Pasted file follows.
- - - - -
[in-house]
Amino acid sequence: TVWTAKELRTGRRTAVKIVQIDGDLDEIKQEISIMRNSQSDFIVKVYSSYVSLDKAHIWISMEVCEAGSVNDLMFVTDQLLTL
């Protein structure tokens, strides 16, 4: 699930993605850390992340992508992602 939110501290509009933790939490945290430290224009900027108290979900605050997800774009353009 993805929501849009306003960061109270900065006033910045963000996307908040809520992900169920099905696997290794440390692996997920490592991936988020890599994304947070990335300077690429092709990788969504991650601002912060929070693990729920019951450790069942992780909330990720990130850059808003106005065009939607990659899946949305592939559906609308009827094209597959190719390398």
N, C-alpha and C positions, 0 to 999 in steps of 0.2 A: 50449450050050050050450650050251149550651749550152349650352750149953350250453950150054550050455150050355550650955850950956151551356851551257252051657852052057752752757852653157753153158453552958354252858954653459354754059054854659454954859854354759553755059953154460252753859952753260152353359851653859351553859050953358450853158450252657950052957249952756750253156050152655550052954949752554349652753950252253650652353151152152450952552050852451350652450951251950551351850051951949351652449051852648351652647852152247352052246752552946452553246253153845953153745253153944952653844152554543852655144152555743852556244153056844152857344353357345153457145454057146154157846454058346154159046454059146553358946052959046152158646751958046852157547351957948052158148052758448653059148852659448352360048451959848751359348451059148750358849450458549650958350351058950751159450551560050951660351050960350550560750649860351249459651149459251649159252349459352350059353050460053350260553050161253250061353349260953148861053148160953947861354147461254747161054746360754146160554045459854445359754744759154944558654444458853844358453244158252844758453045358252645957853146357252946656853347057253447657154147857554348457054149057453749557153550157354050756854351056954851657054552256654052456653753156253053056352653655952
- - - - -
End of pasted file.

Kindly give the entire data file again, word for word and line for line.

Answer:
[in-house]
Amino acid sequence: TVWTAKELRTGRRTAVKIVQIDGDLDEIKQEISIMRNSQSDFIVKVYSSYVSLDKAHIWISMEVCEAGSVNDLMFVTDQLLTL
């Protein structure tokens, strides 16, 4: 699930993605850390992340992508992602 939110501290509009933790939490945290430290224009900027108290979900605050997800774009353009 993805929501849009306003960061109270900065006033910045963000996307908040809520992900169920099905696997290794440390692996997920490592991936988020890599994304947070990335300077690429092709990788969504991650601002912060929070693990729920019951450790069942992780909330990720990130850059808003106005065009939607990659899946949305592939559906609308009827094209597959190719390398």
N, C-alpha and C positions, 0 to 999 in steps of 0.2 A: 50449450050050050050450650050251149550651749550152349650352750149953350250453950150054550050455150050355550650955850950956151551356851551257252051657852052057752752757852653157753153158453552958354252858954653459354754059054854659454954859854354759553755059953154460252753859952753260152353359851653859351553859050953358450853158450252657950052957249952756750253156050152655550052954949752554349652753950252253650652353151152152450952552050852451350652450951251950551351850051951949351652449051852648351652647852152247352052246752552946452553246253153845953153745253153944952653844152554543852655144152555743852556244153056844152857344353357345153457145454057146154157846454058346154159046454059146553358946052959046152158646751958046852157547351957948052158148052758448653059148852659448352360048451959848751359348451059148750358849450458549650958350351058950751159450551560050951660351050960350550560750649860351249459651149459251649159252349459352350059353050460053350260553050161253250061353349260953148861053148160953947861354147461254747161054746360754146160554045459854445359754744759154944558654444458853844358453244158252844758453045358252645957853146357252946656853347057253447657154147857554348457054149057453749557153550157354050756854351056954851657054552256654052456653753156253053056352653655952